Volunteers Going Online in Search for Fossett

Volunteers Going Online in Search for Fossett

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Jed Boal ReportingThe search for missing aviator Steve Fossett continues in Nevada. Amateurs are even involved now, looking for clues from around the world. It's been 10 days since the adventurer took off from a private airstrip and disappeared.

Dozens of aircraft still search for Steve Fossett's plane in the Nevada Desert, an area twice the size of New Jersey. They follow leads and hope a different approach turns up clues.

Volunteers Going Online in Search for Fossett

Pete Ashdown, president of X-Mission, said, "I think it's a very creative way to get people to collaborate and get involved in volunteering to help find this person."

Tens of thousands of people are online looking at satellite photos of that area, searching for the plane. Fossett's friend, billionaire Richard Branson, worked with Google Earth to get tens of thousands of people searching images on their computers.

Ashdown said, "No matter your background, your skill set, you can come on and give a hand if you're willing to do so."

Google Earth images are not typically current. The company buys them from satellite operators.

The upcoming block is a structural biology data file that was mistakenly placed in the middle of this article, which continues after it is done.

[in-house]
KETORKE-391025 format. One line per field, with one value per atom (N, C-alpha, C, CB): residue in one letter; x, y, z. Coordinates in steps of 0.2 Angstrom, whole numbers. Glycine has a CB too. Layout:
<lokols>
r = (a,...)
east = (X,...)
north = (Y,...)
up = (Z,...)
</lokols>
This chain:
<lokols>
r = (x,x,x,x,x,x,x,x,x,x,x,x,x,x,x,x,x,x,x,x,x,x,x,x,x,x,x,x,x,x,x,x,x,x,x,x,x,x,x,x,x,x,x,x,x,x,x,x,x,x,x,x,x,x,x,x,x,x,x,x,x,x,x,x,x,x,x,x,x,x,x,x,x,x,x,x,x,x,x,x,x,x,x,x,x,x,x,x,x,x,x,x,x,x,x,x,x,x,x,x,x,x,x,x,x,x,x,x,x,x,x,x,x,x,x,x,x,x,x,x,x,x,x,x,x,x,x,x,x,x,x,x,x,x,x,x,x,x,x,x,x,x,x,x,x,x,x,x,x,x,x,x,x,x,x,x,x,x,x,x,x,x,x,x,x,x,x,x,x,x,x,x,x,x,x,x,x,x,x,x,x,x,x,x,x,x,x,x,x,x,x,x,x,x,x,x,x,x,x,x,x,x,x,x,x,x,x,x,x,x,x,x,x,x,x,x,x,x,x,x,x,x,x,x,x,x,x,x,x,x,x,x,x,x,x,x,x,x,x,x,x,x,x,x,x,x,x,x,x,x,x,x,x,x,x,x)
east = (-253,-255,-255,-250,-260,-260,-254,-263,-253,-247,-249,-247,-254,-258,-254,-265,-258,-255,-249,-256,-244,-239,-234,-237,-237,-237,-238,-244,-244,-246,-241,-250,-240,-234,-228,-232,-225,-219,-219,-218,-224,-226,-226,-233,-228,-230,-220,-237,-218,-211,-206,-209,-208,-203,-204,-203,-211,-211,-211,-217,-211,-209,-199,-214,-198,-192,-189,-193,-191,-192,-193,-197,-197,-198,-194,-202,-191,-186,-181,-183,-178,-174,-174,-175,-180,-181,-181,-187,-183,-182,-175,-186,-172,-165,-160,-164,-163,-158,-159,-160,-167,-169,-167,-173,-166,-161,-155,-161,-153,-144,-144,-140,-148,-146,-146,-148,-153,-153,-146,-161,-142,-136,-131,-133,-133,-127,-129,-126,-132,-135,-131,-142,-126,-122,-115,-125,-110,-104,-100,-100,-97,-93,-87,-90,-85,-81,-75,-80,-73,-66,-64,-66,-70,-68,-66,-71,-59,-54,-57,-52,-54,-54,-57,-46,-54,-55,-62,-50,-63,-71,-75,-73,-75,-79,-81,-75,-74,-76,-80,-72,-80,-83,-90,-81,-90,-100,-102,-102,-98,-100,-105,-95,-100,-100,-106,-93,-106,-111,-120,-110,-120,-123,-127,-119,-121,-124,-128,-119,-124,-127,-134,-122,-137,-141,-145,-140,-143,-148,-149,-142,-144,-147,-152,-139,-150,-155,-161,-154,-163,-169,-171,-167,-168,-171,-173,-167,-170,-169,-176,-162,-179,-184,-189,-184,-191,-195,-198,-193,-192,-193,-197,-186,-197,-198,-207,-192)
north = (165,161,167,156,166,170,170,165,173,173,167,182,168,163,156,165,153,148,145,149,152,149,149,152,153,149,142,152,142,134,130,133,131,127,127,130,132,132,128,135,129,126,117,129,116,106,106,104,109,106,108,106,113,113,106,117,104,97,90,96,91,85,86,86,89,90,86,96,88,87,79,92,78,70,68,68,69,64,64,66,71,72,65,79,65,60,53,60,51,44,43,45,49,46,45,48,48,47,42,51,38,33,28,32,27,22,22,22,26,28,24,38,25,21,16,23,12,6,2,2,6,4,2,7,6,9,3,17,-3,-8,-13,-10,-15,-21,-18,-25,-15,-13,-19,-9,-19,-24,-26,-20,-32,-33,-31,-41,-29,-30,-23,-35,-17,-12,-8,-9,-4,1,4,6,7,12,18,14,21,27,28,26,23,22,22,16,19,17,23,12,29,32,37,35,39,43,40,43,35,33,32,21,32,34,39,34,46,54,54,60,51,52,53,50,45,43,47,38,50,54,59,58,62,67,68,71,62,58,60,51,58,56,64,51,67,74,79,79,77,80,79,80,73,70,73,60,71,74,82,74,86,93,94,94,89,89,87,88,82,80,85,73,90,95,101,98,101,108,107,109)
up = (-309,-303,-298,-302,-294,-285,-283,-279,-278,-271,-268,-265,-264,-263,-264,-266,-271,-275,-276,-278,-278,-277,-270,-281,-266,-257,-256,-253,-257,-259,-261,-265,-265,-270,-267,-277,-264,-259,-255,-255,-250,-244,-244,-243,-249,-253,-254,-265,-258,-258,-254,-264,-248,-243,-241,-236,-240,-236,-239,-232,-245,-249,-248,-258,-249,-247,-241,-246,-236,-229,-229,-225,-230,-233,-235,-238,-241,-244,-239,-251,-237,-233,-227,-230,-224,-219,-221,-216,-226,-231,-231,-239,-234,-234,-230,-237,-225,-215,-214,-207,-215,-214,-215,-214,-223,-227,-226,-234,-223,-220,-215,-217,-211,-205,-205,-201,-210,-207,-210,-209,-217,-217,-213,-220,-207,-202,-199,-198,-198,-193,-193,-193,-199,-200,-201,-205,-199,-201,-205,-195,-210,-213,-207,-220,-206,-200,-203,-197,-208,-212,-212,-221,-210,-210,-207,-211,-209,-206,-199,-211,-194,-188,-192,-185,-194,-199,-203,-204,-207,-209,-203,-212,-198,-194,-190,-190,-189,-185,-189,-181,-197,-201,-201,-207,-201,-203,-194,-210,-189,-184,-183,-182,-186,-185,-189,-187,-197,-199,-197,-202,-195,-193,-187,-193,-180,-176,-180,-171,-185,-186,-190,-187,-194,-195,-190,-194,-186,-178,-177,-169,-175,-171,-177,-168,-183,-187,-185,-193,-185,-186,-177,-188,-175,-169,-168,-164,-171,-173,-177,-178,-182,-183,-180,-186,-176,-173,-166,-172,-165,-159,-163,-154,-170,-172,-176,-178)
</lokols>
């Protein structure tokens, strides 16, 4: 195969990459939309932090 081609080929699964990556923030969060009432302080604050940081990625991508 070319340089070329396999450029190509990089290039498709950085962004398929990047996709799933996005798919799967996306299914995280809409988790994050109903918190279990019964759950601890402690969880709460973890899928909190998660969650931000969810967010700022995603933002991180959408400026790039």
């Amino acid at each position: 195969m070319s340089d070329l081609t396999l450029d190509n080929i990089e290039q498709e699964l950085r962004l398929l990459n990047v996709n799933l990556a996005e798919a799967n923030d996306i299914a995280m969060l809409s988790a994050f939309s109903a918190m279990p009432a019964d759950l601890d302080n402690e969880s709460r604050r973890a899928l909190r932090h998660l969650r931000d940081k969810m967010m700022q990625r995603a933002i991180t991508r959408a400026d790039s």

"It's just a matter of saying, 'Hey we want more recent pictures of this area, taken over this period of time.' Money talks, and they'll do it for them," Ashdown explained.

Google fed updated images to Amazon.com, which could better run a global community search. Tips have already helped identify a half-dozen other plane wrecks.

We talked with search and rescue operations for Salt Lake County and asked them whether this could have been a useful tool in recent searches in Utah. They said it sounded like an interesting technique, but it won't work for every search.

Ashdown said, "I would love to see that happen. I think a big part of the problem is the cost."

It costs $100,000 for a search like this. Utah searchers also doubt satellite images would have pinpointed 3-year old Benji Myrup in the Uintas or Camille Cleverley in Provo Canyon. Those searches covered extremely rugged terrain with dense foliage. But Google Earth could help in Utah's desert terrain.

In years to come, new innovations should provide even better search tools.

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